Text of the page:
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Self-Esteem

Improvement Means Progress

“Continuous improvement is better than delayed perfection.” – Mark Twain
If you’re waiting for everything to be right, you’ll find that you never get anything done. Of course, you want the result for any undertaking to be the best it can be, but striving for perfection will only delay completion. If you give it everything you’ve got, however, you won’t have anything to feel sorry about.
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General

Expectations and Your Relationship

William Shakespeare once said, “Expectation is the root of all heartache.”

Ask yourself a question. Have you ever been disappointed because something did not turn out the way you expected? Why did you have such a strong belief something would happen?

We all have high expectations at one point or another, only to be disappointed when things do not turn out the way we wanted. It can get the best of us at any given moment. When those expectations are not met, we need to keep in mind the way it affects us.
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Grief and Loss

A Practical Tip for Developing a Stress-Resilient Life

“Your dad’s had a heart attack.”  

My own heart shot into my throat, hearing my mother’s garbled words a thousand miles away.

“He’s going to be okay, but maybe you could fly out?”

It’s been almost two years since my father’s heart attack and he’s made important changes that have improved his life quality considerably. Both my grandfather and grandmother died of heart disease. They experienced immense socio-economic challenges and faced more stressful life situations than I could possibly imagine.

However, this part of my own family history has inspired me to explore ways to reduce stress in my own life and the lives of my clients. Today, I would like to share with you one idea I find incredibly useful in building a stress-resilient life.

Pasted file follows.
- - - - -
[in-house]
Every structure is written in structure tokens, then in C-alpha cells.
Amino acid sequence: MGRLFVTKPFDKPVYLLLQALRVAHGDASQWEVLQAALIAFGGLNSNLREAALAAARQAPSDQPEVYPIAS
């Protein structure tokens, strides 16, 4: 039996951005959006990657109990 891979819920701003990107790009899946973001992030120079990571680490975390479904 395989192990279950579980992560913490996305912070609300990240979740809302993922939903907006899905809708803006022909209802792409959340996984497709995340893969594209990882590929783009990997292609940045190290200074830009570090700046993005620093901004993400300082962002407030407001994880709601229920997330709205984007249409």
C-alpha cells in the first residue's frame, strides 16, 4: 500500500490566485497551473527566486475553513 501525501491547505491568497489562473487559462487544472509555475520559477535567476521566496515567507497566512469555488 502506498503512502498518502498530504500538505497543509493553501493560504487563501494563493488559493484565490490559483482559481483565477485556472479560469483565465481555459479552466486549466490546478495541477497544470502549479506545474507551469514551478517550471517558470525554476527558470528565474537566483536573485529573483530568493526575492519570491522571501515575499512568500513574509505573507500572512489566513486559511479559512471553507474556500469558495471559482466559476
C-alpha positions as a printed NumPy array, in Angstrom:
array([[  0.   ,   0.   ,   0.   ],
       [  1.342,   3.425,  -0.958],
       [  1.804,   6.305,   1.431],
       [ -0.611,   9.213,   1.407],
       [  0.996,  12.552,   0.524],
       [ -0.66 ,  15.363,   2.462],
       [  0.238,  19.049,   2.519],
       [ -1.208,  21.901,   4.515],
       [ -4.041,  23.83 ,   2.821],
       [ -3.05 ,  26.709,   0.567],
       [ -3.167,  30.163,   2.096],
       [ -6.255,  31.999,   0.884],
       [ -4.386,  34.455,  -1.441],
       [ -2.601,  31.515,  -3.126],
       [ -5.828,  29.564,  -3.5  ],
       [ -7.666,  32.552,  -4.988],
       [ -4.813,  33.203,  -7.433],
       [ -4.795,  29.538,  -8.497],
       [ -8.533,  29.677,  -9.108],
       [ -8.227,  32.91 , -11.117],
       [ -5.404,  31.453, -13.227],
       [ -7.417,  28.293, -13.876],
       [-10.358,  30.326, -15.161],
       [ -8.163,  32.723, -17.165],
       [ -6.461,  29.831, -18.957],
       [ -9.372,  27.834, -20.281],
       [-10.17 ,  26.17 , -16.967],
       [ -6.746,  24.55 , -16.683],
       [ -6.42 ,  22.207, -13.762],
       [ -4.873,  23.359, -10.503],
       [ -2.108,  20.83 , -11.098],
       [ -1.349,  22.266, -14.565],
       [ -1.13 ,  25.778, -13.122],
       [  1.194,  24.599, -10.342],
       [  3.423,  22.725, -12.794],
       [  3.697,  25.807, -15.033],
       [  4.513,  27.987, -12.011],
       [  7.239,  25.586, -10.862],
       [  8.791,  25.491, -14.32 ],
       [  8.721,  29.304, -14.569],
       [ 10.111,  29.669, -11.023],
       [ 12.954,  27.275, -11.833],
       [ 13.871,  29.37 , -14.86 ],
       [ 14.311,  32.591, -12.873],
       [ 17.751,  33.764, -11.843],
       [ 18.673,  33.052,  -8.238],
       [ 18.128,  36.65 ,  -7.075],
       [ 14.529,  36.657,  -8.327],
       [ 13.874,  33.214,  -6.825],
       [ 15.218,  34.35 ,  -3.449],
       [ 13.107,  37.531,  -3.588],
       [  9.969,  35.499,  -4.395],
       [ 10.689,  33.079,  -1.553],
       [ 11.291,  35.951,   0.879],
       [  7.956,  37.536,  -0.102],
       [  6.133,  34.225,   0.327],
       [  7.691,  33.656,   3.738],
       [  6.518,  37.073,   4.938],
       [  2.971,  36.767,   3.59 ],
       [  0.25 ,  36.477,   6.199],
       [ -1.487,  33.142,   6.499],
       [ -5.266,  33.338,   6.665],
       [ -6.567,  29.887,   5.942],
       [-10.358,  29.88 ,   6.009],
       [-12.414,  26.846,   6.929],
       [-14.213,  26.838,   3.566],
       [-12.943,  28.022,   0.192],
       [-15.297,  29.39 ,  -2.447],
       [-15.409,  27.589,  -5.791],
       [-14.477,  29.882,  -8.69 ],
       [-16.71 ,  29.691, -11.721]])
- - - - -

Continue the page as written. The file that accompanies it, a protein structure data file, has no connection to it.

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Children and Teens

This Can Make Working Motherhood Needlessly Harder — But You Can Change It

When you’re traveling for work, do you tell yourself that you’re abandoning your children and dodging your responsibilities as a wife and mom? When you’re working from home, and you let your child play by themselves, do you tell yourself that you’re a neglectful mom? Do you tell yourself that you can’t do any of it right—neither the parenting nor the working?
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ADHD and ADD

5 Ways to Support a Spouse with ADHD and Work as a Team

You love your spouse. You love their compassion, clever sense of humor, spontaneous spirit and many other terrific traits. But you find yourself getting more and more frustrated with them. You find yourself taking on most of the responsibilities, like cleaning and paying the bills.

In short, it doesn’t always feel like a 50/50 partnership, said Terry Matlen, MSW, ACSW, a psychotherapist and ADHD coach who also has ADHD.